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The offshore radio stations of the sixties were keen to promote their star disc-jockeys.
They were booked to make personal appearances while ashore, interviews were arranged with the press and photographs were sent out to the listeners.
For the last 30 years I have been an artist/potter living on the coast at Manukau Heads, a beautiful part of New Zealand one hour's drive from Auckland City.” In February 2017 we had an update from Glenn.
He is now living on Magnetic Island, Queensland, Australia - and has succumbed to the computer age!
In 1965 senior DJ Tom Lodge was transferred to the South ship to boost flagging audiences.
A few months later, he sent for Mike to help him and together two of the northern station's biggest stars revitalised Caroline South.
This was a huge success but closed abruptly when the floor collapsed. He applied for a job with Radio Caroline, then operating from two boats at either end of the country.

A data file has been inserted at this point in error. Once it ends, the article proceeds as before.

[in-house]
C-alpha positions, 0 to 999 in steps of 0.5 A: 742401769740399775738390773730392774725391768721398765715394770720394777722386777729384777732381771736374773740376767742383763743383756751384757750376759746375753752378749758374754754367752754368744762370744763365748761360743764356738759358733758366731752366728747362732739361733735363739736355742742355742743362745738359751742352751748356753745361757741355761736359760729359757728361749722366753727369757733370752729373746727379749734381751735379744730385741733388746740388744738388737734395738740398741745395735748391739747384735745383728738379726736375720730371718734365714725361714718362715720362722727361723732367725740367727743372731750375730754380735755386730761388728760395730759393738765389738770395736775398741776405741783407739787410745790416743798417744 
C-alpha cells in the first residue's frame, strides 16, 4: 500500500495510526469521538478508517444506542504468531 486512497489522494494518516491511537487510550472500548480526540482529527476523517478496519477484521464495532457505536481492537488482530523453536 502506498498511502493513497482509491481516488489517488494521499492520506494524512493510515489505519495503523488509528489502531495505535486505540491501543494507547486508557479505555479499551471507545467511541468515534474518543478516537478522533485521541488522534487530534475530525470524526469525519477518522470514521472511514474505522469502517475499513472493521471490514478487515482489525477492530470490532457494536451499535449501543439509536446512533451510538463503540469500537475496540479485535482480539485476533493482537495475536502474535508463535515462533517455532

More recently he was heard on London's country music station Ritz Radio 1035 and the national Primetime Radio.(With thanks to Mike, Norman Redfern and Hans Knot for their help.This photo issued by The Caroline Club.) was born in Bury, Lancashire, on 7th August 1940.But this all changed with the passing of the Marine Offences Act, the law introduced to outlaw the offshore stations. As a result, not much is known about some of the DJs who worked on Radio Caroline after 14th August 1967. All that was revealed at the time was that he was a 25 year old New Zealander who had previously attended broadcasting school in San Francisco.He joined the Caroline South ship in October or November 1967 and presented the 6-9pm show.
When station boss Ted Allbeury took over the ship-based Radio 355, the following year, David went with him but life on a boat was not to his taste and he did not stay long.